Critical Bug in Everscale Wallet Could Have Allowed Attackers to Steal Cryptocurrencies

A security flaw has been revealed in the web version of the Always surf wallet which, if successfully weaponized, could allow an attacker to take full control of a victim’s wallet.

“By exploiting the vulnerability, it is possible to decrypt private keys and seed phrases that are stored in the browser’s local storage,” Israeli cybersecurity firm Check Point said in a report shared with The Hacker News. “In other words, the attackers could take full control of the victim’s wallets.”

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Ever Surf is a cryptocurrency wallet for the Everscale (formerly FreeTON) blockchain that also doubles as a cross-platform messenger and allows users to access decentralized applications as well as send and receive non-fungible tokens ( NFT). It is said to have around 669,700 accounts across the globe.

By means of different attack vectors like malicious browser extensions or phishing links, the flaw makes it possible to obtain the encrypted keys and seed phrases of a wallet which are stored in the browser’s local storage, which can then be brutally forced to siphon off funds.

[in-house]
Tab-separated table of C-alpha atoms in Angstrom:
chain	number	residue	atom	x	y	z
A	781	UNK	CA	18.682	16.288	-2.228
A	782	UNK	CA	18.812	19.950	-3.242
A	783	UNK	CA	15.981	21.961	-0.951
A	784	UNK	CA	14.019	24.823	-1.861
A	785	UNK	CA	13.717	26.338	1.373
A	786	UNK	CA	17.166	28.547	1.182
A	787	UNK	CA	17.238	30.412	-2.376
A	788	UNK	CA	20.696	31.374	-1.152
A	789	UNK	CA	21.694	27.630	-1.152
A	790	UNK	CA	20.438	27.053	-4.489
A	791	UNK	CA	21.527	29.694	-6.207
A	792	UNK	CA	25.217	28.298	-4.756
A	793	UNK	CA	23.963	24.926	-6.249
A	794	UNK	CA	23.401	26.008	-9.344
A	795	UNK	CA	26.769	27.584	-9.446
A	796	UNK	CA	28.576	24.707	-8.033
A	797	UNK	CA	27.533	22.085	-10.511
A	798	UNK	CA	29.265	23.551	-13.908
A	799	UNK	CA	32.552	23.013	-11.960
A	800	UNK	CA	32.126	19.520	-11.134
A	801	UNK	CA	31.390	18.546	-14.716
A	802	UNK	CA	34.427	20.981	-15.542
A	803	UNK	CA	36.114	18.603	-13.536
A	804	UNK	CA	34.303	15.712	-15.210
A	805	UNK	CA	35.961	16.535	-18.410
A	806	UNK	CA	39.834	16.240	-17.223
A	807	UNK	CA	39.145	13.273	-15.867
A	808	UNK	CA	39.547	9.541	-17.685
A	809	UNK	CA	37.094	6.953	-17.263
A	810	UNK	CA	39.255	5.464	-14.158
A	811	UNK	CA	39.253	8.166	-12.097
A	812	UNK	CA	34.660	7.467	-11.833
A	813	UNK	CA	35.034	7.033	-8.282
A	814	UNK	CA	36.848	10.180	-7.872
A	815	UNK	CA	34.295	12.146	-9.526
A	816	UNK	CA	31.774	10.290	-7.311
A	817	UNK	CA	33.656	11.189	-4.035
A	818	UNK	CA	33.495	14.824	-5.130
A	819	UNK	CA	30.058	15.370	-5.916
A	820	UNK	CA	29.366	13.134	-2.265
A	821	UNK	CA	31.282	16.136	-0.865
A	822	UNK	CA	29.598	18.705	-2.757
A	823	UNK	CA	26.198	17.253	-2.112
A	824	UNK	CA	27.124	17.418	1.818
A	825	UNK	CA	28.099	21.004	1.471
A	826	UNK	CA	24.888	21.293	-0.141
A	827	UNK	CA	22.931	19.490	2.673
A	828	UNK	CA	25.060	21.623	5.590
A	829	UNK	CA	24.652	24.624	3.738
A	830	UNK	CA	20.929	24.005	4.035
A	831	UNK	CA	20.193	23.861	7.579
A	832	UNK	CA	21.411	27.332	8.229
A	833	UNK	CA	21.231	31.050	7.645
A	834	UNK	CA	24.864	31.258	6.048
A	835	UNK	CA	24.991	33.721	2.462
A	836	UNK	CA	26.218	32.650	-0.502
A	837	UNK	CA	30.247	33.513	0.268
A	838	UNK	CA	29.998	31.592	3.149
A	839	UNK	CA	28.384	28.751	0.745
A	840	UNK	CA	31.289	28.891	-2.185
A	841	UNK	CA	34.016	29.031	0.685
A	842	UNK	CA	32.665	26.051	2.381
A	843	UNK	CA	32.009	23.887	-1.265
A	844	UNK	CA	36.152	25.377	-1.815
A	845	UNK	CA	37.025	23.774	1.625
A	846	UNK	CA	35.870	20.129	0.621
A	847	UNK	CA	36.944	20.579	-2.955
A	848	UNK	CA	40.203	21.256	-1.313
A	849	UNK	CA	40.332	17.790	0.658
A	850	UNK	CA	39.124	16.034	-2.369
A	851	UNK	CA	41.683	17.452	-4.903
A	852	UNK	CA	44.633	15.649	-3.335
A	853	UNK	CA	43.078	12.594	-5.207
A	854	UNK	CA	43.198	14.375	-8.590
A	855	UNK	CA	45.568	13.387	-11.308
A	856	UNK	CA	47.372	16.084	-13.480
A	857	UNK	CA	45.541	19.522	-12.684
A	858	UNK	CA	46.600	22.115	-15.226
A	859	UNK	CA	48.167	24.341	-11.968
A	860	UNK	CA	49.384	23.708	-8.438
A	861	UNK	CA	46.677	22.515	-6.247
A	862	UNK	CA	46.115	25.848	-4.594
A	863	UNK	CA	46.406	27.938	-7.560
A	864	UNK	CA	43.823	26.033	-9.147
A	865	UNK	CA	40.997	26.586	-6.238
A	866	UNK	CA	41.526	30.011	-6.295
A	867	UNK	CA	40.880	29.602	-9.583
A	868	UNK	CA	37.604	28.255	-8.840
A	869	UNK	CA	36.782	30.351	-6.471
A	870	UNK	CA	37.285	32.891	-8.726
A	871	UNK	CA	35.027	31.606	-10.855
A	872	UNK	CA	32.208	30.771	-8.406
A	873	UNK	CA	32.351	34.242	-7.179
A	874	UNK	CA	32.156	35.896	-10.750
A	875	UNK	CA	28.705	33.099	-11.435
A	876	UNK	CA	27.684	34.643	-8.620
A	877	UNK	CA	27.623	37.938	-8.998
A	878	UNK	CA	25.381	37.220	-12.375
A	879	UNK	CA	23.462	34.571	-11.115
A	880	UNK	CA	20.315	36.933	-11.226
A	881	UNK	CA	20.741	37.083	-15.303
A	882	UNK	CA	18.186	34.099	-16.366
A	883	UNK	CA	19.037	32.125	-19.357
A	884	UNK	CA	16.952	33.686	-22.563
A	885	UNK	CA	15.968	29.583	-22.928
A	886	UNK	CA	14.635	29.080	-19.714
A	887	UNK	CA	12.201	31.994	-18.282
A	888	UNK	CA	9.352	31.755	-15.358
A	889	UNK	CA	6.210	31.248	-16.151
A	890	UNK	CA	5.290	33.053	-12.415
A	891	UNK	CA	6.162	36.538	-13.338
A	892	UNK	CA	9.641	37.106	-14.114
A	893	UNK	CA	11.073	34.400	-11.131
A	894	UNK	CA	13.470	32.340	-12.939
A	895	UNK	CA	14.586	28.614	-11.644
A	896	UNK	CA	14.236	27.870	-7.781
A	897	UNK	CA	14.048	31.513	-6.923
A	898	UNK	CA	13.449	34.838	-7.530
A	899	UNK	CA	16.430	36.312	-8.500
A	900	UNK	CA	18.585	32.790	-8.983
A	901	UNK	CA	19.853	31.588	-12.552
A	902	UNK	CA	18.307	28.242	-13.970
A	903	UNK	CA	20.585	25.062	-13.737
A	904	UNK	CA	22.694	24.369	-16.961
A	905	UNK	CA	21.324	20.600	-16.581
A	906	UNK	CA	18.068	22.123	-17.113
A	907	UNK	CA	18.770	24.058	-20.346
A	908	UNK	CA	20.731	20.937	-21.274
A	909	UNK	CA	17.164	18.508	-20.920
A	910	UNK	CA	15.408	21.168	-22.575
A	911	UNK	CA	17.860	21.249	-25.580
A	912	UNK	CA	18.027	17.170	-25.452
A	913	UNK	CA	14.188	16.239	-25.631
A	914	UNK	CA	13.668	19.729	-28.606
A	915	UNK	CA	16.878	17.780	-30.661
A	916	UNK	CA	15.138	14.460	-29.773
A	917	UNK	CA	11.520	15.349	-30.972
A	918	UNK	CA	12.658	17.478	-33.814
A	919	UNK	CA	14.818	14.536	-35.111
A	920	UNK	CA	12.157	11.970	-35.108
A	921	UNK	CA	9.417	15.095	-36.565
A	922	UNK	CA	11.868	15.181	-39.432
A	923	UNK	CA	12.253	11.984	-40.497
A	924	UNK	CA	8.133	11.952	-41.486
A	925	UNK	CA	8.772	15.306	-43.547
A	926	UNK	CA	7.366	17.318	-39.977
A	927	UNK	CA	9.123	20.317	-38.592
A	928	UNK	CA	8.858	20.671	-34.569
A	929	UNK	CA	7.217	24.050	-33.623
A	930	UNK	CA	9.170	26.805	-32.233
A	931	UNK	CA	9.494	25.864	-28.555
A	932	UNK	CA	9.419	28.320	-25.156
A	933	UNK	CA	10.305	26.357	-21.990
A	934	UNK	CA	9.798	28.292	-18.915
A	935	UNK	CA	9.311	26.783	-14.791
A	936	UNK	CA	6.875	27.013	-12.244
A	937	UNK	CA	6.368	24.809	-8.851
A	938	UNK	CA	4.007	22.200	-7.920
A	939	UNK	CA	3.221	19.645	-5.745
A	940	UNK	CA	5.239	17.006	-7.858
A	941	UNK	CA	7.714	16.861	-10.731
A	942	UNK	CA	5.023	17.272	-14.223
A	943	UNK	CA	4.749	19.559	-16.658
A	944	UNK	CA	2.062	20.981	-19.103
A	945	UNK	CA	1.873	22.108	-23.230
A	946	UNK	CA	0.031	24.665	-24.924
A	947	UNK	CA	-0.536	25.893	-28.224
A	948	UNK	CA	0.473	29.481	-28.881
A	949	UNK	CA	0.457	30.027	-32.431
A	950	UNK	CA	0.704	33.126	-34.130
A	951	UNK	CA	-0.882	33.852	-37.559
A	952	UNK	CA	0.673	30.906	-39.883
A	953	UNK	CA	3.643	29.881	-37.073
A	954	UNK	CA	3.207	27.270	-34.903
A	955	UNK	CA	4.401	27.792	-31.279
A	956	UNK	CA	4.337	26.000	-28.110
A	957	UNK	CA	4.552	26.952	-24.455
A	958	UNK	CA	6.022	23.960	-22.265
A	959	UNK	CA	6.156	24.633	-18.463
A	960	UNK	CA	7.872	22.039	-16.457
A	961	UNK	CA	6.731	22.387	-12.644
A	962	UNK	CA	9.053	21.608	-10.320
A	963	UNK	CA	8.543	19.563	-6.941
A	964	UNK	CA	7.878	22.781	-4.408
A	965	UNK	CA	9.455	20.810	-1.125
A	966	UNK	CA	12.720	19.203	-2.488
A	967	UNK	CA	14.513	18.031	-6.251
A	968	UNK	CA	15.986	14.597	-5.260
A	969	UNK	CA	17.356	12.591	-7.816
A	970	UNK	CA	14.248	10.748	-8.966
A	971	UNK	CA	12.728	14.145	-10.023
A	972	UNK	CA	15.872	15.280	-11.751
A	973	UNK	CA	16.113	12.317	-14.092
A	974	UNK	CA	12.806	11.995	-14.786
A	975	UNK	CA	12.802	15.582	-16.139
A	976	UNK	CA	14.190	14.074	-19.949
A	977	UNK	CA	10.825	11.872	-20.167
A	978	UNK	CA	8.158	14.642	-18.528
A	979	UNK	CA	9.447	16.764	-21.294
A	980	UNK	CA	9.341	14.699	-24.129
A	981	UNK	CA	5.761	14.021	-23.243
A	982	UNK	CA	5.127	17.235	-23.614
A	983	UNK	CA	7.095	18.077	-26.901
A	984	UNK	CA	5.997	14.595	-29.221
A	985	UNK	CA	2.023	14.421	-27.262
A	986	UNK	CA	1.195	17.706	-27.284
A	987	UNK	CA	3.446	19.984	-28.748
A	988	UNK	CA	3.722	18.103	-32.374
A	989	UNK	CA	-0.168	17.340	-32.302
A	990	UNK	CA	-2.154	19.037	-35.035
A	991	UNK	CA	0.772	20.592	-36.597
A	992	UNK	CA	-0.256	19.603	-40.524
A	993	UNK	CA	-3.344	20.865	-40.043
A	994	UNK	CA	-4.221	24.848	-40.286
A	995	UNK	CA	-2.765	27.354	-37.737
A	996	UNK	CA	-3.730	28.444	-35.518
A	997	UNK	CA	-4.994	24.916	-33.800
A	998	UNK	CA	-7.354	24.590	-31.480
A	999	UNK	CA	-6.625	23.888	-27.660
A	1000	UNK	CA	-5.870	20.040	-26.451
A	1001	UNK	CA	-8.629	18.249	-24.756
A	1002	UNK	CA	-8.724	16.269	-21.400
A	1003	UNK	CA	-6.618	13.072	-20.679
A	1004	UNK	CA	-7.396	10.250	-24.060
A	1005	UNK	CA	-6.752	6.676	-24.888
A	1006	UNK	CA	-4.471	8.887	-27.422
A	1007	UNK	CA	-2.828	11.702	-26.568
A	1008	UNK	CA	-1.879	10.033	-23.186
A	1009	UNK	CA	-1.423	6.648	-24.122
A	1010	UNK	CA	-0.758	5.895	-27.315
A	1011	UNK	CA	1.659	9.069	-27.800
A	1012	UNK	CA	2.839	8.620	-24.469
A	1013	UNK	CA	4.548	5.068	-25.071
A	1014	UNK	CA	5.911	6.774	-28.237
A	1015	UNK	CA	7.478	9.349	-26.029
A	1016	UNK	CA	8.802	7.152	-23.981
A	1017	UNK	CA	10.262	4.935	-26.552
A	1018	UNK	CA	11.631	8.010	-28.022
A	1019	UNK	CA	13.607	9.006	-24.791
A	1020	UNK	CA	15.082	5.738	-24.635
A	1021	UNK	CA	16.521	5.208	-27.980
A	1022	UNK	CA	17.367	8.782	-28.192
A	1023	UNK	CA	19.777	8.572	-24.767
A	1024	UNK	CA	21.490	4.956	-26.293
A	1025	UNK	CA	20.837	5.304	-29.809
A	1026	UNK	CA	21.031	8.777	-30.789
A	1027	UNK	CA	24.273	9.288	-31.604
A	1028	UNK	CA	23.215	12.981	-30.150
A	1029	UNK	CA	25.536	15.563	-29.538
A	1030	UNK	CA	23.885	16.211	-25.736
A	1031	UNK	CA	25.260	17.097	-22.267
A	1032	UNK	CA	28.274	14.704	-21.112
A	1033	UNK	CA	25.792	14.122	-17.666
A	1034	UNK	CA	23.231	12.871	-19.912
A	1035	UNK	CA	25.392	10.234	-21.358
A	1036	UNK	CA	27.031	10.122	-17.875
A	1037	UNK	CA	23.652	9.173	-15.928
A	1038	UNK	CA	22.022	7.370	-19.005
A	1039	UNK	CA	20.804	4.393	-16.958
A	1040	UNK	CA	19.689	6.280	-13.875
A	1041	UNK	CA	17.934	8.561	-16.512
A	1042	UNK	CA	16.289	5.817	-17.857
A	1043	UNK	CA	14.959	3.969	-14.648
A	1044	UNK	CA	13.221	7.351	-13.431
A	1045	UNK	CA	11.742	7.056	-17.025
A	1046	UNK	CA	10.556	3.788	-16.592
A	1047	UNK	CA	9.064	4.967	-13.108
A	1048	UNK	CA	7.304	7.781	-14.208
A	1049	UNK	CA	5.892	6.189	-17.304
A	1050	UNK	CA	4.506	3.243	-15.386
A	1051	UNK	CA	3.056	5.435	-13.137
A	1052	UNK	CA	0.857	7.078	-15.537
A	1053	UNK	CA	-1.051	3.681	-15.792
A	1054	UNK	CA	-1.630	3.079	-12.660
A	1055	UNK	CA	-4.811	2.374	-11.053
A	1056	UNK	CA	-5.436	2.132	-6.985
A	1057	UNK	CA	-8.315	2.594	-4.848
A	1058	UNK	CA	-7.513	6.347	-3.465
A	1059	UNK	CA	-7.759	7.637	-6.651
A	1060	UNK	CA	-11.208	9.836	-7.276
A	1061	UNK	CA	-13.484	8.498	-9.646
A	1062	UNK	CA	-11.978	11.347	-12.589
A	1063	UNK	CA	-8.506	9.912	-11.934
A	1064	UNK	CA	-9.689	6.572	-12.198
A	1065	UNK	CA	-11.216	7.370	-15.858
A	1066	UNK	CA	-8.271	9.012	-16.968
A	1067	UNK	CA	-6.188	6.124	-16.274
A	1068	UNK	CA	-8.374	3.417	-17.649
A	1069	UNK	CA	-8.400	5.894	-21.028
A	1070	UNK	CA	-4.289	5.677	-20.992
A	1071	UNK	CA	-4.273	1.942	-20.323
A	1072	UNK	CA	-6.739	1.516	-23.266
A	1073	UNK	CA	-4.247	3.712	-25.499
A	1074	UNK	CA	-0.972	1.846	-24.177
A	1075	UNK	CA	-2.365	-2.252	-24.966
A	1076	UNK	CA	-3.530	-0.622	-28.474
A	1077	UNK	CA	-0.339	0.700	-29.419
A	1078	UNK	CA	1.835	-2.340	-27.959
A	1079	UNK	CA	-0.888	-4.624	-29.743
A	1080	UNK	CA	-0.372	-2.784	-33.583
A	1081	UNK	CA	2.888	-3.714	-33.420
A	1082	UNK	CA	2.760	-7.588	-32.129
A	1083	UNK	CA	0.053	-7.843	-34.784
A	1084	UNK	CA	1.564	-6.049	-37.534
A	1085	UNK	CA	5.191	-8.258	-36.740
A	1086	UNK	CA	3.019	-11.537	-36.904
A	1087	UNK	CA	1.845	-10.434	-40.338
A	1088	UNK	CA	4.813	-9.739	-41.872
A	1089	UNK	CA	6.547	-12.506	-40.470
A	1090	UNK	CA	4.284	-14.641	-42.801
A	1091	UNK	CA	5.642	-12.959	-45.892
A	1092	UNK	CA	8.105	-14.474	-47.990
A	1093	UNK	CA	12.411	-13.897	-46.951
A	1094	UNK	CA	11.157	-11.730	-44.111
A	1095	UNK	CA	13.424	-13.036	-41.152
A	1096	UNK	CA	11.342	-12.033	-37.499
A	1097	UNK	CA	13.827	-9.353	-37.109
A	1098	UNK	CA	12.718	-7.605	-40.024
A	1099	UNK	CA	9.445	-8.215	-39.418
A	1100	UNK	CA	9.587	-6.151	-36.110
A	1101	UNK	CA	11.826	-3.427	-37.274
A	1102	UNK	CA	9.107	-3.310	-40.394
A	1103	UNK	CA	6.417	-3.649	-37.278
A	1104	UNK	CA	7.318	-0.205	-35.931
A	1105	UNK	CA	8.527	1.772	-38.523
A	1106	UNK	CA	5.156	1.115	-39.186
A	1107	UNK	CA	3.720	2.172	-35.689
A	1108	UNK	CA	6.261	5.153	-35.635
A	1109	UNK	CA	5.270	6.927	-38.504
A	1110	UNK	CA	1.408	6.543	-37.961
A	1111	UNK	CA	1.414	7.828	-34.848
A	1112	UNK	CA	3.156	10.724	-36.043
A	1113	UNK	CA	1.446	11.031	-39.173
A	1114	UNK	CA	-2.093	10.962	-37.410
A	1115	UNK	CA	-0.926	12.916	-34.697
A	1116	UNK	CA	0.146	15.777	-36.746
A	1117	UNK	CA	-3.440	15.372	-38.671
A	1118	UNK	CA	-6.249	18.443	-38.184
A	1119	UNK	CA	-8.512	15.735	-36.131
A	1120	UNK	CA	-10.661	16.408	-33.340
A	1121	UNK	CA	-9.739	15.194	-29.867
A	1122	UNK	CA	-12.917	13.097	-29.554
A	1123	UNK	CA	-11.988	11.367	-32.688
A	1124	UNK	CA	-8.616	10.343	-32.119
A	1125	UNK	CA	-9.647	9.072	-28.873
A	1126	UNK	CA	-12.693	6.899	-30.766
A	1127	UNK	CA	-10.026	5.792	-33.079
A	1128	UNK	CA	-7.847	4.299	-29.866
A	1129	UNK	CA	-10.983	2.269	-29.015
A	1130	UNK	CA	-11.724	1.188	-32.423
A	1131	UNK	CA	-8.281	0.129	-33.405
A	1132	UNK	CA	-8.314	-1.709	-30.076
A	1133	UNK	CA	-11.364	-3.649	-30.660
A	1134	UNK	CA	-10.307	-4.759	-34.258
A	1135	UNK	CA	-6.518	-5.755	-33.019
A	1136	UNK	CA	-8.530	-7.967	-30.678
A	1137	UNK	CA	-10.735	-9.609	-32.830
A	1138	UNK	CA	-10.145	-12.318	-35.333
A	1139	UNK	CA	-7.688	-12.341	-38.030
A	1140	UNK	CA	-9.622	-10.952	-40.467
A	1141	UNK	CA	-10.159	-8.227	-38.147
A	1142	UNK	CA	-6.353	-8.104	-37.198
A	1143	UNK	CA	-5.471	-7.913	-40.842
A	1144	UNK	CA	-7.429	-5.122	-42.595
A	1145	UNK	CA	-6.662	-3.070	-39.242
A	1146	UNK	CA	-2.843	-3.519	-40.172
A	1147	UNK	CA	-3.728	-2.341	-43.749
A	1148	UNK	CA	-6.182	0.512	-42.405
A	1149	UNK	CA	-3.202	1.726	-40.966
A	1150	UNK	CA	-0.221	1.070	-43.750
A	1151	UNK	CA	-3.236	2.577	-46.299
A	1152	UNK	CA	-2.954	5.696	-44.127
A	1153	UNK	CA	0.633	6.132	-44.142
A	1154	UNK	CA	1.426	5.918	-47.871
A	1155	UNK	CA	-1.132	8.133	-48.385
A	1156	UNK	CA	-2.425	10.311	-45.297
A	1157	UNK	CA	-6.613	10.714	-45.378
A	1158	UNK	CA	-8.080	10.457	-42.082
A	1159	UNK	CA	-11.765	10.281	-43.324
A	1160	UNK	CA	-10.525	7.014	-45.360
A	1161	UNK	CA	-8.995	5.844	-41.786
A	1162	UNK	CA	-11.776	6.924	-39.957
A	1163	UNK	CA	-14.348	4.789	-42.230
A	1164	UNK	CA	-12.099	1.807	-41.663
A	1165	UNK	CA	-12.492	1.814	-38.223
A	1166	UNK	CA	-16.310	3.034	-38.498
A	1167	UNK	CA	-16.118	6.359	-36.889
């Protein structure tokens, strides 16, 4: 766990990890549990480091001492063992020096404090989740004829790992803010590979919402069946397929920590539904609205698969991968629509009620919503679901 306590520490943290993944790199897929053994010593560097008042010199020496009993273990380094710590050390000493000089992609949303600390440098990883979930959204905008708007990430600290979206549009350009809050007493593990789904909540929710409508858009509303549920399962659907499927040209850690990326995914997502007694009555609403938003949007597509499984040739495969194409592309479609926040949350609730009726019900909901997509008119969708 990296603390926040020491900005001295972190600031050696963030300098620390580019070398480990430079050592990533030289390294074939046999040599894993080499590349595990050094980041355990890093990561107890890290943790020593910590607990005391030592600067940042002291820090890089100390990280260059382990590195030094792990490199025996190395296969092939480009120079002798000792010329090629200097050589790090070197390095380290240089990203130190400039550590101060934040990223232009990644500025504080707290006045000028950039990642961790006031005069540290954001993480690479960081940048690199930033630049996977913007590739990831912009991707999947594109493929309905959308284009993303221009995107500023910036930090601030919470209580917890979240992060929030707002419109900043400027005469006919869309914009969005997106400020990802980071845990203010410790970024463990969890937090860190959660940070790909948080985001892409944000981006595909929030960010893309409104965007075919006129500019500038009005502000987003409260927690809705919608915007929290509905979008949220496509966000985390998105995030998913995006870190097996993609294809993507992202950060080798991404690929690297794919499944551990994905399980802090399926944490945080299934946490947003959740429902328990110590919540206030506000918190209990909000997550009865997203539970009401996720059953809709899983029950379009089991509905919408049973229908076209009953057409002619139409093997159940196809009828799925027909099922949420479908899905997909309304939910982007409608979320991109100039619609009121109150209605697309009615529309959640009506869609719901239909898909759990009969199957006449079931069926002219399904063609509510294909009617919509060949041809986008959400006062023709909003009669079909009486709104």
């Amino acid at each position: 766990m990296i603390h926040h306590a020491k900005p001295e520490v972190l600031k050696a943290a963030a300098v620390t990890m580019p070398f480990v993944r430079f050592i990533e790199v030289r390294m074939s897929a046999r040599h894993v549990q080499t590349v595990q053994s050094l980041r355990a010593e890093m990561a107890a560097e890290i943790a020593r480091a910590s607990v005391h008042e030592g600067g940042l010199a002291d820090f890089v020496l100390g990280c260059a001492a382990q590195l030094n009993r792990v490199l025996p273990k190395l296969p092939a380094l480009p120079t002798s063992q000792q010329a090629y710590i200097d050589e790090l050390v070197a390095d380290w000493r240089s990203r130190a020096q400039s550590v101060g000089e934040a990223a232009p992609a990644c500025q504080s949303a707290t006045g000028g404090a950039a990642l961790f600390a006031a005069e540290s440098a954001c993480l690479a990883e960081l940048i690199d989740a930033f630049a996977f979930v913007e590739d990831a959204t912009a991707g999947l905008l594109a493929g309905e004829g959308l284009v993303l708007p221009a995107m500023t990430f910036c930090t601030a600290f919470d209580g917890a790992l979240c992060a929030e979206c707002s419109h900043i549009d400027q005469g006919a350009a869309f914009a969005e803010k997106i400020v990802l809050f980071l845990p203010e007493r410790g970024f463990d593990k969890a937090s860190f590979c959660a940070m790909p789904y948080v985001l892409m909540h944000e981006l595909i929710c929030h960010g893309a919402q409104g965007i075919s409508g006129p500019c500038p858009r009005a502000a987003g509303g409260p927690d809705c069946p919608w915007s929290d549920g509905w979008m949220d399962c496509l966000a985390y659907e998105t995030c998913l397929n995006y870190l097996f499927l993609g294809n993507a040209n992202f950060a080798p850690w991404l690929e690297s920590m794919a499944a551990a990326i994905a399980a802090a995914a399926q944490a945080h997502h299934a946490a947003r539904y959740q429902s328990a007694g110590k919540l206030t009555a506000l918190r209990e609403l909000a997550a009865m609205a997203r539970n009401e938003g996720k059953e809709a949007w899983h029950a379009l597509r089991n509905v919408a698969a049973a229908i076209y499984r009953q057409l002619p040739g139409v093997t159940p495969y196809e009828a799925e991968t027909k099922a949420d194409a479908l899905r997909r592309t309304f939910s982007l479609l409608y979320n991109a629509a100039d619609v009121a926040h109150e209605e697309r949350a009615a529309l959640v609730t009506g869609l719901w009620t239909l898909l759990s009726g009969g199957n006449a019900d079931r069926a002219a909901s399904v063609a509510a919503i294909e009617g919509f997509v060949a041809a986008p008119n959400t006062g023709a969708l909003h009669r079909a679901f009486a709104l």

Since the information in the local storage is not encrypted, it could be accessed by malicious browser add-ons or information-stealing malware that can collect this data from different web browsers.

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Following responsible disclosure, a new desktop app was released to replace the vulnerable web version, with the latter now marked as deprecated and used for development purposes only.

“Having the keys means complete control over the victim’s wallet, and therefore over the funds,” said Alexander Chailytko of Check Point. “When working with cryptocurrencies, you should always be careful, make sure your device is free from malware, don’t open suspicious links, keep the operating system and anti-virus software up to date.”

“Despite the fact that the vulnerability we found has been fixed in the new desktop version of the Ever Surf wallet, users may encounter other threats such as vulnerabilities in decentralized applications or general threats such as fraud, [and] Phishing.”

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